Tackit, There just isn't a short answer. So, here's the long version and I hope you can make sense of it!

There is a problem with the self contained HVLP guns power source, and that's the air delivery system heats the air and heats the paint as it's delivered through the paint gun cap.

Once you become familiar with paint and reducers you'll find that manufacturers offer three types of Reducer (thinner) that are specific to the ambient air temperature. Slow, medium and hot reducers provide the painter with a choice at the time of his/her painting session. If you're painting between 55°-65° you would use the hot reducer which accelerates the flash times (drying between coats) and allows the paint to flow out. This prevents runs and sags and forces the solvents to evaporate quicker. Same thing, different temperature; If you're painting between 65°-78° you would use the medium reducer which dries slower but still allows the solvent to evaporate and allow the flash times and color coat to flow out. 78°-85+° would require the slowest available reducer to combat the shop temperatures, keep the chemicals from drying too fast and provide the best results for your paint work.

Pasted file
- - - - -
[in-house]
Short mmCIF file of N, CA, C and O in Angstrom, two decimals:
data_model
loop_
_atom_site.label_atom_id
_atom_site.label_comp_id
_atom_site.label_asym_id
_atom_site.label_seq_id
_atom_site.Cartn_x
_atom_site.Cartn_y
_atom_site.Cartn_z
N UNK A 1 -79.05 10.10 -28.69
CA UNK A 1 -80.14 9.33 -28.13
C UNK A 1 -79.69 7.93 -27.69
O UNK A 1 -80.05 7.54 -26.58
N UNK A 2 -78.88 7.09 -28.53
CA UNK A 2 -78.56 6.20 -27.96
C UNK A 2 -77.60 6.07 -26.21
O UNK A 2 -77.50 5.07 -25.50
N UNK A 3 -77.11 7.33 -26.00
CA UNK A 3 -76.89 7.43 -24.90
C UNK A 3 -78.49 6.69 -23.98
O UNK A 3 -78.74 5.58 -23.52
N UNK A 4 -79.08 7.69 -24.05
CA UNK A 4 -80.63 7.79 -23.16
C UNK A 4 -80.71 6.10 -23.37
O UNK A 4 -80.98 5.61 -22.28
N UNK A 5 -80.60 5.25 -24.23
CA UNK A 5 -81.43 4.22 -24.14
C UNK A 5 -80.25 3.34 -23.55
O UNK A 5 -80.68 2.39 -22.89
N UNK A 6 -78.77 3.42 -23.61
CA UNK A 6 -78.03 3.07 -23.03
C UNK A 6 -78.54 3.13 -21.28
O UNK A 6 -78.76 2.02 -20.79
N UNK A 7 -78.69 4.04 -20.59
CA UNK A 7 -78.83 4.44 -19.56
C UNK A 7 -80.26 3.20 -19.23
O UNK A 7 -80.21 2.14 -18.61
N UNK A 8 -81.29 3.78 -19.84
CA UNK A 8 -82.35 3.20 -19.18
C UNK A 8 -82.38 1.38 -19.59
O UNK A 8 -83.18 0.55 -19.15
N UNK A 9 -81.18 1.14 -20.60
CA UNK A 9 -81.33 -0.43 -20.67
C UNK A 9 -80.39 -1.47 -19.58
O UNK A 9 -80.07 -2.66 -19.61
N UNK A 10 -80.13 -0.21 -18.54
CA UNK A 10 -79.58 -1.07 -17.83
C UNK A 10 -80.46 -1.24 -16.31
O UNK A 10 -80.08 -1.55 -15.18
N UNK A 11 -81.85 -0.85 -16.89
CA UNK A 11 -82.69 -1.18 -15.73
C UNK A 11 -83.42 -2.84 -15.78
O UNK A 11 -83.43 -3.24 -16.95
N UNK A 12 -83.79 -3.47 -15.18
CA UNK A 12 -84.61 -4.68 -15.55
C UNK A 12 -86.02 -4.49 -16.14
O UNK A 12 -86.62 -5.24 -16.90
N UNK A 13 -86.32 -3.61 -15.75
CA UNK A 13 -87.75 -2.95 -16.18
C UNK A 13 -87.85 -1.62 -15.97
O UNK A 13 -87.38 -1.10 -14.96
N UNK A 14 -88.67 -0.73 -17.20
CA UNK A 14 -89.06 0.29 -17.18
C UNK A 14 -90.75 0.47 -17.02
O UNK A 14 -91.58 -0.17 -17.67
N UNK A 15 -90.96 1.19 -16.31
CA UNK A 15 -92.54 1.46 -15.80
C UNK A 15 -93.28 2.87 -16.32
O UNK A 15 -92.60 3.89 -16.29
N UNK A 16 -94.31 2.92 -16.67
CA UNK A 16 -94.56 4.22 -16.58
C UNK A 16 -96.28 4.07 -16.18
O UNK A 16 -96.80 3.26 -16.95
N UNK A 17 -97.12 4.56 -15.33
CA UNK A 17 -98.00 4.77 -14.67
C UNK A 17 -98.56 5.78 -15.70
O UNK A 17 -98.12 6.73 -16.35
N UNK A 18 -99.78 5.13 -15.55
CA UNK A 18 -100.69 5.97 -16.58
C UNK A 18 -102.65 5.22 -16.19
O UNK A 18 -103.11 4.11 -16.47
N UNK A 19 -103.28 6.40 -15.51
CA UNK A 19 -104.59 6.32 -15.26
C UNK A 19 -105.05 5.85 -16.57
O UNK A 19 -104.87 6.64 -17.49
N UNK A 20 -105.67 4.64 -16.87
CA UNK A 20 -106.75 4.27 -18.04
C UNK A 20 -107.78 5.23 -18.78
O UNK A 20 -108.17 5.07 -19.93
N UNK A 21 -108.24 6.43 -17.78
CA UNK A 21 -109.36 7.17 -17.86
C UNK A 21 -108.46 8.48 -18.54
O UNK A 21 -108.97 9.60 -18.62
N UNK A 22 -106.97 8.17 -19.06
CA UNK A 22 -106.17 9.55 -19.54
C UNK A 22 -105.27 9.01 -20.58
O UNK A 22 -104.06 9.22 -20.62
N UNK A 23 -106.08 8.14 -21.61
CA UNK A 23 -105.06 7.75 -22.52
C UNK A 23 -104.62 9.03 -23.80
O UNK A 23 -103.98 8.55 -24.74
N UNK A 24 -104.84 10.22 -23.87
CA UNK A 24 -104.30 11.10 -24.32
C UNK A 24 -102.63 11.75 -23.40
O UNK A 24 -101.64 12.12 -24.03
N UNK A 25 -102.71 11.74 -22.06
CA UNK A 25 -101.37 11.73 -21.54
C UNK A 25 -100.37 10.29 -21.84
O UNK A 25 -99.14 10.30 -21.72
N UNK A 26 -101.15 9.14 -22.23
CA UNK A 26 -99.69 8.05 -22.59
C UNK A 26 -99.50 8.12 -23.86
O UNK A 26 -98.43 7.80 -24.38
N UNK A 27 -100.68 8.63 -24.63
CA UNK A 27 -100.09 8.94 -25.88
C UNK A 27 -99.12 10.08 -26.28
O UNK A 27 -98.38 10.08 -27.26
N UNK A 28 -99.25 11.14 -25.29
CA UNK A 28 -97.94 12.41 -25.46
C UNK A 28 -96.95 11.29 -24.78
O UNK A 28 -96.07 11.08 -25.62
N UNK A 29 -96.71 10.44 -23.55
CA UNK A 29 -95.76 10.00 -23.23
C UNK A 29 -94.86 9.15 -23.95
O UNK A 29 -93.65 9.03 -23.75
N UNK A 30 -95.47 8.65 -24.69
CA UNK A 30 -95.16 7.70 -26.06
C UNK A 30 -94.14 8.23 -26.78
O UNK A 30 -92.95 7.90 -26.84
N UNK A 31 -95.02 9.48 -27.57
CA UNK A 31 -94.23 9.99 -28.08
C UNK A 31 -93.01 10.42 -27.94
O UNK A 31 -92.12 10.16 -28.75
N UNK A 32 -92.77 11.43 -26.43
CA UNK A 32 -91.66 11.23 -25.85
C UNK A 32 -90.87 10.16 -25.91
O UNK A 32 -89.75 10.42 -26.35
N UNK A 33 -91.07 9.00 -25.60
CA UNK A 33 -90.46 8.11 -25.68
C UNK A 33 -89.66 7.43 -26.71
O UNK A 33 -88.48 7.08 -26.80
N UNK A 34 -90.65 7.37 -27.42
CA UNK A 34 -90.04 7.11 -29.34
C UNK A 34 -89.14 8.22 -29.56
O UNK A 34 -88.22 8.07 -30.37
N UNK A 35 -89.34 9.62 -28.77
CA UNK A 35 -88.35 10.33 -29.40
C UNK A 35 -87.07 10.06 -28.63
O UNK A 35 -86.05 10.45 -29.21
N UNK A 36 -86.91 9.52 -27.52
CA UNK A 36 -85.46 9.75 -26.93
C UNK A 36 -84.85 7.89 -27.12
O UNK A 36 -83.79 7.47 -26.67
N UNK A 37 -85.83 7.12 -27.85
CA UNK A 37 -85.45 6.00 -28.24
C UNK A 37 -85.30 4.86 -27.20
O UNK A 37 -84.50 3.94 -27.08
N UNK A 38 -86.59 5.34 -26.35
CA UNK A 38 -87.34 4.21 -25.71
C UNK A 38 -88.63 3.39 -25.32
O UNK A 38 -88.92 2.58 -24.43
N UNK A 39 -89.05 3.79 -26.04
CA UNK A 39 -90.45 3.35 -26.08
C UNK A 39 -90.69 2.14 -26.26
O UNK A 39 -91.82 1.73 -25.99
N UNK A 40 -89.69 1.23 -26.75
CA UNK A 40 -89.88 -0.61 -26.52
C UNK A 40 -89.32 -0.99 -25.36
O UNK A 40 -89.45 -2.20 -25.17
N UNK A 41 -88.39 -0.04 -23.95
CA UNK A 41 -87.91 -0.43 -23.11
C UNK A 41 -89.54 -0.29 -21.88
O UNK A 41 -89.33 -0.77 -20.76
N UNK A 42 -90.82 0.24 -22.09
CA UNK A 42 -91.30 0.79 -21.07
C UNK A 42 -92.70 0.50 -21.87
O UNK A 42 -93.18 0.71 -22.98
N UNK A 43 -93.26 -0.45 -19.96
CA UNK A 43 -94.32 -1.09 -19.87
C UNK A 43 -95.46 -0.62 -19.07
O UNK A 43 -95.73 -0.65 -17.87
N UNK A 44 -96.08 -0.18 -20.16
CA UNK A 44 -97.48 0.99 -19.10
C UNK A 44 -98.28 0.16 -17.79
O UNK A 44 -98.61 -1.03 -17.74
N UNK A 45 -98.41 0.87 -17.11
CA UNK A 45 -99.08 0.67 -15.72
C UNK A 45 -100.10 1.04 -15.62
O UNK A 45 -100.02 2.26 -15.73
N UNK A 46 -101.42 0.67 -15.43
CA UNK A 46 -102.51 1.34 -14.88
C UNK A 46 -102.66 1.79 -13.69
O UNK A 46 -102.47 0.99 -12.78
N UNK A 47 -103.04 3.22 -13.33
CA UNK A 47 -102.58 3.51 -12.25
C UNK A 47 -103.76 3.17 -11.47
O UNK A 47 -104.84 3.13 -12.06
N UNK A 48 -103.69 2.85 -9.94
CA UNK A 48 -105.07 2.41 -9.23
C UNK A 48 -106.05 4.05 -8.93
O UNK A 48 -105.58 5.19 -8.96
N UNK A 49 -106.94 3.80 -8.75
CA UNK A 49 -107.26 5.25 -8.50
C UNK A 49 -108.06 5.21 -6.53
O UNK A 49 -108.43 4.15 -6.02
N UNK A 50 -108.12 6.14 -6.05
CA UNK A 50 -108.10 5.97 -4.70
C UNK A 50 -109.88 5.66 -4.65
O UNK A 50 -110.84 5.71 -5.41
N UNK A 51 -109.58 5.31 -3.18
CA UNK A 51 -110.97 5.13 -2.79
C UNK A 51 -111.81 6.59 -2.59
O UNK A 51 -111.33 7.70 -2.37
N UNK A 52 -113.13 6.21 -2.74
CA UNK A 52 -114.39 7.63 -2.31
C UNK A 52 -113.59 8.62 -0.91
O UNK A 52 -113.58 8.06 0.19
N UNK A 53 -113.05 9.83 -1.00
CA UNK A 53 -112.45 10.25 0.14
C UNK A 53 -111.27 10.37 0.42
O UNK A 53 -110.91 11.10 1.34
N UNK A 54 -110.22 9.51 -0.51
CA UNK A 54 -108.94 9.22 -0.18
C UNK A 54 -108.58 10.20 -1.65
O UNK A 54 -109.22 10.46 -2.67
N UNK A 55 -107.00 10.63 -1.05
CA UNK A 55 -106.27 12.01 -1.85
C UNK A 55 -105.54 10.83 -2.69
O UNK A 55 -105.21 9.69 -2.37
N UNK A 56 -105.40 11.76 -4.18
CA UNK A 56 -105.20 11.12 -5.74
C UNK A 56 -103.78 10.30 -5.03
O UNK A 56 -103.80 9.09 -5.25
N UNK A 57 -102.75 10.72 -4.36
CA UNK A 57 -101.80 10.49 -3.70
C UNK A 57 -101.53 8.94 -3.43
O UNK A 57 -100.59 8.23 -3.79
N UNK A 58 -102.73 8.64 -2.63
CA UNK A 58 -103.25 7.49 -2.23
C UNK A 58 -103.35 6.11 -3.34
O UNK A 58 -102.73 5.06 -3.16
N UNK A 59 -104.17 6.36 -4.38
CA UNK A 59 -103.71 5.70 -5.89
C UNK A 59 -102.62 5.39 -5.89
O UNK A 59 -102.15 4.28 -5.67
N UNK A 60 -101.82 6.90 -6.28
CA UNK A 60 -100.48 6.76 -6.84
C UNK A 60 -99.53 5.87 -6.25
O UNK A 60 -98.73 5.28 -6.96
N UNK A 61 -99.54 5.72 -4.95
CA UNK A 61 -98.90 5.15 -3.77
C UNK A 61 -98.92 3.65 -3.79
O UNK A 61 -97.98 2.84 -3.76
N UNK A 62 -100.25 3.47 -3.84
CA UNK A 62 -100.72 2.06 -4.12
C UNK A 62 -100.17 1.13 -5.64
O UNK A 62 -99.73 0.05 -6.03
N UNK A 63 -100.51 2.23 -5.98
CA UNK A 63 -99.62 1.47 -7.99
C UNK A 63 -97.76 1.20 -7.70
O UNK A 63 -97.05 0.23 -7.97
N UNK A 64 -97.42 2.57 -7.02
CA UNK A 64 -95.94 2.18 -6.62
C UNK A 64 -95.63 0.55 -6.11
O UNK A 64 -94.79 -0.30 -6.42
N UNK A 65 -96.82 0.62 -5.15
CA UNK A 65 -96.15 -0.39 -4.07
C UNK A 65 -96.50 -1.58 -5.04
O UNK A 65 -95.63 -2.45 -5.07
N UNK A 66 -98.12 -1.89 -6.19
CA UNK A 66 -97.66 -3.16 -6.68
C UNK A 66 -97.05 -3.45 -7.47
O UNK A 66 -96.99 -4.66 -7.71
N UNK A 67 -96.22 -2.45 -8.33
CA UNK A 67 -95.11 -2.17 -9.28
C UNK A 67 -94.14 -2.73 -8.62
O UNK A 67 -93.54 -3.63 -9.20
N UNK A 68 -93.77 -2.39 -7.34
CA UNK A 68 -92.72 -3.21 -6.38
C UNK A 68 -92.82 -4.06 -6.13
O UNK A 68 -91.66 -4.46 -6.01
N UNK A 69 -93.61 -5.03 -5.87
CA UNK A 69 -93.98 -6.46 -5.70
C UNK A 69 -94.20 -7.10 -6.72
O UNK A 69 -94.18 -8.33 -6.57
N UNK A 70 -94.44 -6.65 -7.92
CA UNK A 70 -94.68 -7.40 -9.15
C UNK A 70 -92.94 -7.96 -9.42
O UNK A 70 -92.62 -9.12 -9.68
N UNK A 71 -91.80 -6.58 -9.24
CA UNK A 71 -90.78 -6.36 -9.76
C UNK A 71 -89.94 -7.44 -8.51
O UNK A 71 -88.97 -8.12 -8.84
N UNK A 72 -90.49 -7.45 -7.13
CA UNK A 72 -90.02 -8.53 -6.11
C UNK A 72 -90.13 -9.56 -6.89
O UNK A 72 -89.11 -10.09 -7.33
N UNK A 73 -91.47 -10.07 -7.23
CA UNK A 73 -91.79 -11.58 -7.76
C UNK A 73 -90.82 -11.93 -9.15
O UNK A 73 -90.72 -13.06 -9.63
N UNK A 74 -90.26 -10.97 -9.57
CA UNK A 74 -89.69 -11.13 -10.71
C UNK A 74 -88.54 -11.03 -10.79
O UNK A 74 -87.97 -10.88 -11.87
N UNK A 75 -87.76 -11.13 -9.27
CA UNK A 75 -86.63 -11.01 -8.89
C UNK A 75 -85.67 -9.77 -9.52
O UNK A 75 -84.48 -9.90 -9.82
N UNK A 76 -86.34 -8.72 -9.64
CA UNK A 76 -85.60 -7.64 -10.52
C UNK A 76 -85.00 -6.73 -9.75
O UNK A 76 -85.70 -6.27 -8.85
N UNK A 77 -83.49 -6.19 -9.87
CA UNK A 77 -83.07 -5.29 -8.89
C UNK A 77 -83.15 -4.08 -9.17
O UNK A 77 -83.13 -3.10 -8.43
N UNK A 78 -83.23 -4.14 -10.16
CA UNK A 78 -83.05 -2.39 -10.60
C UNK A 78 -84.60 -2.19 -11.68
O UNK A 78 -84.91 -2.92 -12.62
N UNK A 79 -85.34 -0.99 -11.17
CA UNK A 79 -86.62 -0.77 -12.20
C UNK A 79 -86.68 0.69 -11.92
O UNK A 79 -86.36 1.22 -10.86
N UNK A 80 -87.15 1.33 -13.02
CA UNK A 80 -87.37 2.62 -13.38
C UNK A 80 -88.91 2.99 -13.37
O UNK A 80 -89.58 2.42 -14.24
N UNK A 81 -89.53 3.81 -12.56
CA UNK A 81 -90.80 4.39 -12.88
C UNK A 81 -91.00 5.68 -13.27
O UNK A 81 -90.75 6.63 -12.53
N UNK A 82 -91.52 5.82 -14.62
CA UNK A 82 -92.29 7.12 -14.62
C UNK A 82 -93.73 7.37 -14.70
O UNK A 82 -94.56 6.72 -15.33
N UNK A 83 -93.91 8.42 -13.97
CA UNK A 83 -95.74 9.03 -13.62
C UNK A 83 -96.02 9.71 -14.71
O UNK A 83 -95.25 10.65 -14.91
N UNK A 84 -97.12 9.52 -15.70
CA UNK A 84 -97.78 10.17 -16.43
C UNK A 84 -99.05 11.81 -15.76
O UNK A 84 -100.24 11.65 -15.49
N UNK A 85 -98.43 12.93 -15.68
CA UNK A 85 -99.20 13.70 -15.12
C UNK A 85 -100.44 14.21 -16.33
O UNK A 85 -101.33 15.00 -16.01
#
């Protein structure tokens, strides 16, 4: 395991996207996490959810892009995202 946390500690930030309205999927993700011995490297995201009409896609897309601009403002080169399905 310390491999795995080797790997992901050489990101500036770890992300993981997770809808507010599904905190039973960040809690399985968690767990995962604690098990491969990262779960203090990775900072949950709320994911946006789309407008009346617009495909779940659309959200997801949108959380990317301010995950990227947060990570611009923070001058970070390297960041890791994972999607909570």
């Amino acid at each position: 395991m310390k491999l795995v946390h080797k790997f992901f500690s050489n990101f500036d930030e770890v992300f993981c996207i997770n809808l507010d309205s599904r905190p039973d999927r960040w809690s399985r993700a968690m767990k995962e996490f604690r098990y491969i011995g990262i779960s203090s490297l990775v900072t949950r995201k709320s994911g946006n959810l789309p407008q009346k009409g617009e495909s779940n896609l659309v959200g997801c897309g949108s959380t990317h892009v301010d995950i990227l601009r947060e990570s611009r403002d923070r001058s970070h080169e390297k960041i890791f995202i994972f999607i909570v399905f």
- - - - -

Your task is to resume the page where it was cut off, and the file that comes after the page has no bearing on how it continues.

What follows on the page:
The short version to your question is no because the temperature generated from your cyclonic air supply system negates all the control (of the reducers) due to the heat it generates at the gun. The system is excellent for furniture and cabinet making when using stains, oil base paint, laytex and clear lacquers and varnishes....but it's not ideal for applying automotive finishes.

The paint industry, although heavily regulated, put the decision making process in the hands of the painter. They don't make it easy with all their techno-babble but in this instance, it's good to know that you decide the appropriate reducers and how you want to apply them to your project.

The standard, 100 year old design of the motor to pump to tank compressor is by far (and still) the best for auto-body and paint repair and refinishing. The water trap at your compressor sounds adequate but I use these to insure NO aerosol oils contaminate my gun and it's contents. There is nothing worse for a painter to discover fisheyes due to contaminates getting in to the spray gun. It can ruin several hundred dollars of paint (not to mention all the labor).

These work wonders:

(2 DISPOSABLE AIR FILTER-Water Trap HVLP Paint Spray Gun: eBay Motors (item 390239781350 end time Oct-14-10 19:23:06 PDT)
 

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looking good man wish i could do that ...I dont have the patients for it ..I can put the filler on lol ..But i take way to much off ...Once and awhile i luck out and get it right ...
That's OK, ME2,

It does require a fair amount of patience but once you learn you become detached. You end up listening to your favorite tunes or gazing at the landscape :D
 

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Mark, you did a fine job of explaining my question. I learned something about reducers too. thanks